It will come as a surprise to absolutely no one that Los Angeles is in the grip of a housing affordability crisis. Studies last year found Los Angeles to be the least affordable city in the country for renters. The average Los Angeles renter spends 47% of their paycheck on rent; to afford the average apartment a worker would have to make $33 an hour.
These facts are made even more meaningful if we consider that most people in LA — 52% percent — are renters, far fewer than in New York, a city long associated with a renting lifestyle. In parts of the city like South Los Angeles, that percentage is even higher; 77% of the people living just south of downtown are renters, a situation reflected in the dire housing predicaments of residents documented in the soon to be released study “Assessing Health and Equity Impacts of the Proposed Reef Development Project in South Central Los Angeles.”
South LA: Our Nation’s Most Crowded Neighborhood
Not only does South LA have an unusually large proportion of renters, but those renters are living in the most overcrowded neighborhood in the entire United States. This is no shock when we consider that Los Angeles has both unusually high rents, unusually low incomes, and an unusually large number of people who are renting. Putting more people in one unit is an easy way to make housing more affordable, but with multiple families sharing small apartments, it comes at a cost in health and well-being. A 2012 study in Social Science Research noted that “In Los Angeles, there are clear and significant negative effects of crowding on all indicators of child wellbeing.”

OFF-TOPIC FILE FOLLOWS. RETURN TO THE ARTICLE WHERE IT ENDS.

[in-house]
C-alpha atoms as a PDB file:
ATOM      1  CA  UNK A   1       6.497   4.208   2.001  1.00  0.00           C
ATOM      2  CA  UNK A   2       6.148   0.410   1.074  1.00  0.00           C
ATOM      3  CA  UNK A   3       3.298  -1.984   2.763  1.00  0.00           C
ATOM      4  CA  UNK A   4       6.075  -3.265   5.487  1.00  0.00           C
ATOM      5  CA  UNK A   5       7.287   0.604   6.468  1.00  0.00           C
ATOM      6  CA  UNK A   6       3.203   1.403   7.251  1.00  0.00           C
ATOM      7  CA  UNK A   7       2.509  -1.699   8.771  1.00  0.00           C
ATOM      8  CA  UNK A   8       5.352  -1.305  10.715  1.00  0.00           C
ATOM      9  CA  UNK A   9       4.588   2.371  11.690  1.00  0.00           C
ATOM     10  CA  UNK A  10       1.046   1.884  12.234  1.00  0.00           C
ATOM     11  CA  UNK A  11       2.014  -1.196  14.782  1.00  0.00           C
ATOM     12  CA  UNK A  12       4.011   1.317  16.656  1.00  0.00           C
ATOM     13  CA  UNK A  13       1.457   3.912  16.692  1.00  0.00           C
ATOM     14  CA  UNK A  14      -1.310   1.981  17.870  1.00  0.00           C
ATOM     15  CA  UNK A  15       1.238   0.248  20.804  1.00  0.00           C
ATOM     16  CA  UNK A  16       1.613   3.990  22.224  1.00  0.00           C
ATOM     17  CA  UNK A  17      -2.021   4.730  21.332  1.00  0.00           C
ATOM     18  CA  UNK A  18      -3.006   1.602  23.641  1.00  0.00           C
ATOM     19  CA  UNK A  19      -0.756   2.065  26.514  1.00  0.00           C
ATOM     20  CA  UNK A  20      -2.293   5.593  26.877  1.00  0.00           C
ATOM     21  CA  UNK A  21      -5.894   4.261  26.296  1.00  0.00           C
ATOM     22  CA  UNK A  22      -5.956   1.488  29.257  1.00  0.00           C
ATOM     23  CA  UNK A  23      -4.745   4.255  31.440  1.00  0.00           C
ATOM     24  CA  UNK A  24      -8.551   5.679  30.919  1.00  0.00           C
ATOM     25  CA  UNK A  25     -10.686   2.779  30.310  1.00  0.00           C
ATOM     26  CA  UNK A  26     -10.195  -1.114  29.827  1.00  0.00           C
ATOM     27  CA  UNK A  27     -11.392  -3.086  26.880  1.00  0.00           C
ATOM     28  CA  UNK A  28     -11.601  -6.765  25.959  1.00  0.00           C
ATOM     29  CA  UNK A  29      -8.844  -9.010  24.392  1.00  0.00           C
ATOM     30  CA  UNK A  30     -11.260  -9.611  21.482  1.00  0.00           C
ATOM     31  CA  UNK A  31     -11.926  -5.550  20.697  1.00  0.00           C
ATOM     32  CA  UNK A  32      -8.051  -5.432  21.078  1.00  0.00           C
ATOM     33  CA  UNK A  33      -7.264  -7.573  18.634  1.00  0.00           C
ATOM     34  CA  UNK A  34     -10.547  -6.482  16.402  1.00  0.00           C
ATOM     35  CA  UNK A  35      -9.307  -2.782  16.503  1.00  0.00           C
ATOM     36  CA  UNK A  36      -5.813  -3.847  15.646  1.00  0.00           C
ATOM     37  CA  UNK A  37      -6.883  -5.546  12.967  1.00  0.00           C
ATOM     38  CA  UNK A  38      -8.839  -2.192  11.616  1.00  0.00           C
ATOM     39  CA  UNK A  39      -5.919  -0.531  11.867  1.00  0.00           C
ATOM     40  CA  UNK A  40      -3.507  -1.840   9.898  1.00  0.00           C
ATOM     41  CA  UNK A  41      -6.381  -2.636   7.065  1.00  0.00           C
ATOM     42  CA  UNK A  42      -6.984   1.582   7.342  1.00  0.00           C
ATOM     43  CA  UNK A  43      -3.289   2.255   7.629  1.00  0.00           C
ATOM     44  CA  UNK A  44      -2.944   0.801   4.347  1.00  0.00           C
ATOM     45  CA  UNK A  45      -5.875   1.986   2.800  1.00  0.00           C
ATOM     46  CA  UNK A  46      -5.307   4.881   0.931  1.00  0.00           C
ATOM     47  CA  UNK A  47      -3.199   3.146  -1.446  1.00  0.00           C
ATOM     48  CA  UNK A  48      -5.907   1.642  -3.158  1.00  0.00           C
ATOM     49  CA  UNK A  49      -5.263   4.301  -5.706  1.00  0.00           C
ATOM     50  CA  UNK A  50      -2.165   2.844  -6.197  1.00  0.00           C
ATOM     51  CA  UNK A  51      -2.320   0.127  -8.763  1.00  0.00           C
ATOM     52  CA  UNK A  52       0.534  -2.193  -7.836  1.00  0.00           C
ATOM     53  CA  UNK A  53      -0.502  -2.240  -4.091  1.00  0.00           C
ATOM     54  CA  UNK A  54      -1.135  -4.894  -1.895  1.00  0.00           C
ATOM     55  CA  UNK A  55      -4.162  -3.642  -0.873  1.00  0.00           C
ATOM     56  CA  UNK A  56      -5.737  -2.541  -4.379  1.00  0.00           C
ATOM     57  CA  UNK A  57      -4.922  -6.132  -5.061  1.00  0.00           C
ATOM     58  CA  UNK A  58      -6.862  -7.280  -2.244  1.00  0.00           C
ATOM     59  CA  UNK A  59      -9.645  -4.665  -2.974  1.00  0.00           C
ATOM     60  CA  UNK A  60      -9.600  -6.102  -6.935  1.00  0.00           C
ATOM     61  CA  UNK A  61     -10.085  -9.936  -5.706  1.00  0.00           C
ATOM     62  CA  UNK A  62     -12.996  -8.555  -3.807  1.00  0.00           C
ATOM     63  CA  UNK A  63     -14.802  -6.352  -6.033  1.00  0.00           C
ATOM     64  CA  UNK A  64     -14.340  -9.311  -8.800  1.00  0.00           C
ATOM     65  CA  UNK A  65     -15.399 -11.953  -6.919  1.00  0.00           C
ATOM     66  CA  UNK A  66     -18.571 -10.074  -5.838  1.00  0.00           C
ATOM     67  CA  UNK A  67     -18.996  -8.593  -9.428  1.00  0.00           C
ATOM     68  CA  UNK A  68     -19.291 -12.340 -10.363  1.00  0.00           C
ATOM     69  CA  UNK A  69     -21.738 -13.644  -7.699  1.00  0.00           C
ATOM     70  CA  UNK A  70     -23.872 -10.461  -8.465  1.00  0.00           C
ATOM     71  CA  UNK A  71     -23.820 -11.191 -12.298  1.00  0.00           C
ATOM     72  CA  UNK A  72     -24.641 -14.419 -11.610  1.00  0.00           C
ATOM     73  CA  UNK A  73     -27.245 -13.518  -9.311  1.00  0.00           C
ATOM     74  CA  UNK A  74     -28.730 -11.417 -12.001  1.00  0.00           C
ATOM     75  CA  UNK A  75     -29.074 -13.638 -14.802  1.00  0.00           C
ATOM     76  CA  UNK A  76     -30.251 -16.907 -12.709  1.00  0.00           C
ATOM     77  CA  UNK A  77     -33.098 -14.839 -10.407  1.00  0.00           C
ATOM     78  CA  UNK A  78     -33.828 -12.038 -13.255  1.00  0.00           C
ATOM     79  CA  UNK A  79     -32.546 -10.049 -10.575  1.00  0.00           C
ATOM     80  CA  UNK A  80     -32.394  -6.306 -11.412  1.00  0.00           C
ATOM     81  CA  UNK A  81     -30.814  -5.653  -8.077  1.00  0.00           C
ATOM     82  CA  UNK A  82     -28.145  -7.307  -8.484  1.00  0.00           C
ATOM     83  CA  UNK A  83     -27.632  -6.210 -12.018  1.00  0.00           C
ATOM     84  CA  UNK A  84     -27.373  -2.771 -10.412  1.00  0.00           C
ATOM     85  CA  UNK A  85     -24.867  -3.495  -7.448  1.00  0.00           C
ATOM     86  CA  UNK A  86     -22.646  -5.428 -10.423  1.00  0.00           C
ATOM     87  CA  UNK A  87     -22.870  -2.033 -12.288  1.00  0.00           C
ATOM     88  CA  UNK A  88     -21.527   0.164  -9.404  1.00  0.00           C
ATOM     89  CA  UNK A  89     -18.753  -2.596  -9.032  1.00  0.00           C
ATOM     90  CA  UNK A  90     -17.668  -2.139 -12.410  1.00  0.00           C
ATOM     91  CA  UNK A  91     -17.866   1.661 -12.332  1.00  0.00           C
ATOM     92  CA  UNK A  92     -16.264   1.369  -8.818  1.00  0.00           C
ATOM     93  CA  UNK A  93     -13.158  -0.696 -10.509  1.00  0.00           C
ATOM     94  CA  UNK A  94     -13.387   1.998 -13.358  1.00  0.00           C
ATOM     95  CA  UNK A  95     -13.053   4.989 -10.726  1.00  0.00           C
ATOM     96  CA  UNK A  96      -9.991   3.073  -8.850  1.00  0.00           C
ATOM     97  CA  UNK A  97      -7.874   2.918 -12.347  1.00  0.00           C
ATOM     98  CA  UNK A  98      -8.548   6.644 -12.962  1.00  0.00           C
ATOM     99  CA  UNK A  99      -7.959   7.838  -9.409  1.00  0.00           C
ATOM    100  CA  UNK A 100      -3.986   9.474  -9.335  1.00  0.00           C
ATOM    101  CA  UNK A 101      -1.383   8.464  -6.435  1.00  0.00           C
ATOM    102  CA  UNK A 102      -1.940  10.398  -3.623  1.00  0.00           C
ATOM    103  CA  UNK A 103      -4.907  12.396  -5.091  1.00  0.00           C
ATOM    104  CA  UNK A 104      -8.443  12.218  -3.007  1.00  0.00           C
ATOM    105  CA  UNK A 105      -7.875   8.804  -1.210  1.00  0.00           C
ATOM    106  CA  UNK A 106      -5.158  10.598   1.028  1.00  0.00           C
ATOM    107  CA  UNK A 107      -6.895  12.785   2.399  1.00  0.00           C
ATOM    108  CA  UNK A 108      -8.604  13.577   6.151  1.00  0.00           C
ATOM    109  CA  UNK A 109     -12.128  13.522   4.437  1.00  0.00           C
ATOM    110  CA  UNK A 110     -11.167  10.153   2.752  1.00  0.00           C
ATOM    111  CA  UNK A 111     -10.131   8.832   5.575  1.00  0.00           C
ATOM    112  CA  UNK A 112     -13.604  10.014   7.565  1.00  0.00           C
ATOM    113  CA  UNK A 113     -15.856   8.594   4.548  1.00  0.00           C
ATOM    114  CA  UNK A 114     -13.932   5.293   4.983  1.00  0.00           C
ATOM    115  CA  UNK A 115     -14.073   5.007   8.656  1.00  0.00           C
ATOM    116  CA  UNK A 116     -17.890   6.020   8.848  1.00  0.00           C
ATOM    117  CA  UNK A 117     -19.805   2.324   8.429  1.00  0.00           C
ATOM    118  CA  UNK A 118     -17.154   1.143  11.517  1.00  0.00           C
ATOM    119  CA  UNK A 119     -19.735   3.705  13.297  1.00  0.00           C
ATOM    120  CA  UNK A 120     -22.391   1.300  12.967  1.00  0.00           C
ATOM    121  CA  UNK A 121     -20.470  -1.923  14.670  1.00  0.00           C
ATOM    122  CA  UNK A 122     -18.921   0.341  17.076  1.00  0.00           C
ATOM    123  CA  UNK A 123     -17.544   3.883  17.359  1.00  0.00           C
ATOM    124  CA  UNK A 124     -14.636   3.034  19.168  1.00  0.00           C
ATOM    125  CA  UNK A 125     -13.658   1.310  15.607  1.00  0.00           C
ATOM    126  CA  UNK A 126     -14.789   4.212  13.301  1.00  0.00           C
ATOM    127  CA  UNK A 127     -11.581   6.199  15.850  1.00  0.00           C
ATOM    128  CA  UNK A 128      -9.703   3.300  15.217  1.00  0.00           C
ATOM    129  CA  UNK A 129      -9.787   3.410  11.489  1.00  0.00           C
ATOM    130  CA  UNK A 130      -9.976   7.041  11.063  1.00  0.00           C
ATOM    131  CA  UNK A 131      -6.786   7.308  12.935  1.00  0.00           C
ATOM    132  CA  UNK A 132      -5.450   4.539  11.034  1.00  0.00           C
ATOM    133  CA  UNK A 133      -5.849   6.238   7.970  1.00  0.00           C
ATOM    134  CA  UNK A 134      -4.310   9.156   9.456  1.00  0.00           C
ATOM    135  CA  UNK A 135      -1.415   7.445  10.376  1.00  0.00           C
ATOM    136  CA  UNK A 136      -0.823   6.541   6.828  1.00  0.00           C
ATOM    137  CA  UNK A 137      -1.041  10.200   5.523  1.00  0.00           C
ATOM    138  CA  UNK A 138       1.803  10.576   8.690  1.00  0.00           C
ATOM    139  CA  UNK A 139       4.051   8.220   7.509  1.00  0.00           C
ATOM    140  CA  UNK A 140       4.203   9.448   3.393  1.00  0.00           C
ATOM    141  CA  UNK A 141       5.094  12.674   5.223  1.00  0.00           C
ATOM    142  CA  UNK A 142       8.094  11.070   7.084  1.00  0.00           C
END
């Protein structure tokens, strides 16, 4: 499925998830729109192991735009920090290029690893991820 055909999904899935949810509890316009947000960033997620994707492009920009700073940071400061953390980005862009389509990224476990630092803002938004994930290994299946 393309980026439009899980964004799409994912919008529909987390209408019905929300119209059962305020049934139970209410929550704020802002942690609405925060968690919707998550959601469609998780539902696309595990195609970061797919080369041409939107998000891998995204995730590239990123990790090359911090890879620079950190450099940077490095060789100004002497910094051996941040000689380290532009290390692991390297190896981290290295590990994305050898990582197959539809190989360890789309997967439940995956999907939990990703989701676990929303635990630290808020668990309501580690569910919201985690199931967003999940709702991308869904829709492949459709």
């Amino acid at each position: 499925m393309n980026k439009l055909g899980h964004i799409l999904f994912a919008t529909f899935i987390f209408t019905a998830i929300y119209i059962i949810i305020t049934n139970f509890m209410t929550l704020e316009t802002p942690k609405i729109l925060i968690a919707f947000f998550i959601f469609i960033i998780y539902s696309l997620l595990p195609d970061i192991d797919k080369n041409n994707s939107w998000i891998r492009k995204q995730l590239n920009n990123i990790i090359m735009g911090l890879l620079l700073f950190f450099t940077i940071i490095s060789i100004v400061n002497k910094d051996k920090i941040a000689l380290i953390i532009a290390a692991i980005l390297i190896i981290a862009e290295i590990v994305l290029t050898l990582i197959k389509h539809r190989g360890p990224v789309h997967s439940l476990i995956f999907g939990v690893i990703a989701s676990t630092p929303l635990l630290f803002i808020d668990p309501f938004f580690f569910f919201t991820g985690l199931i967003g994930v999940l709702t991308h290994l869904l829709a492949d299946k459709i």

Luxury Units Provide No Relief
The scarcity in housing affordable to ordinary people is, if anything, being made worse by the upsurge in luxury housing construction. Just across the 10 freeway from the overcrowded housing of South Los Angeles are a plethora of upmarket apartment buildings catering to newcomers who can afford the high prices. Those fancy new units aren’t relieving the pressure on housing any more than manufacturing Teslas would improve the market for used pick-up trucks; would-be pick up drivers don’t need a Tesla and they can’t afford one. In fact, recent studies in Atlanta show that increases in luxury housing development can occur simultaneously with pronounced decreases in the number of units affordable to lower income people. Given that most Angelenos are renters, there are real reasons, besides the standard carpings about design and changing neighborhoods, that building luxury housing is bad for us.
Ripple Effects of Development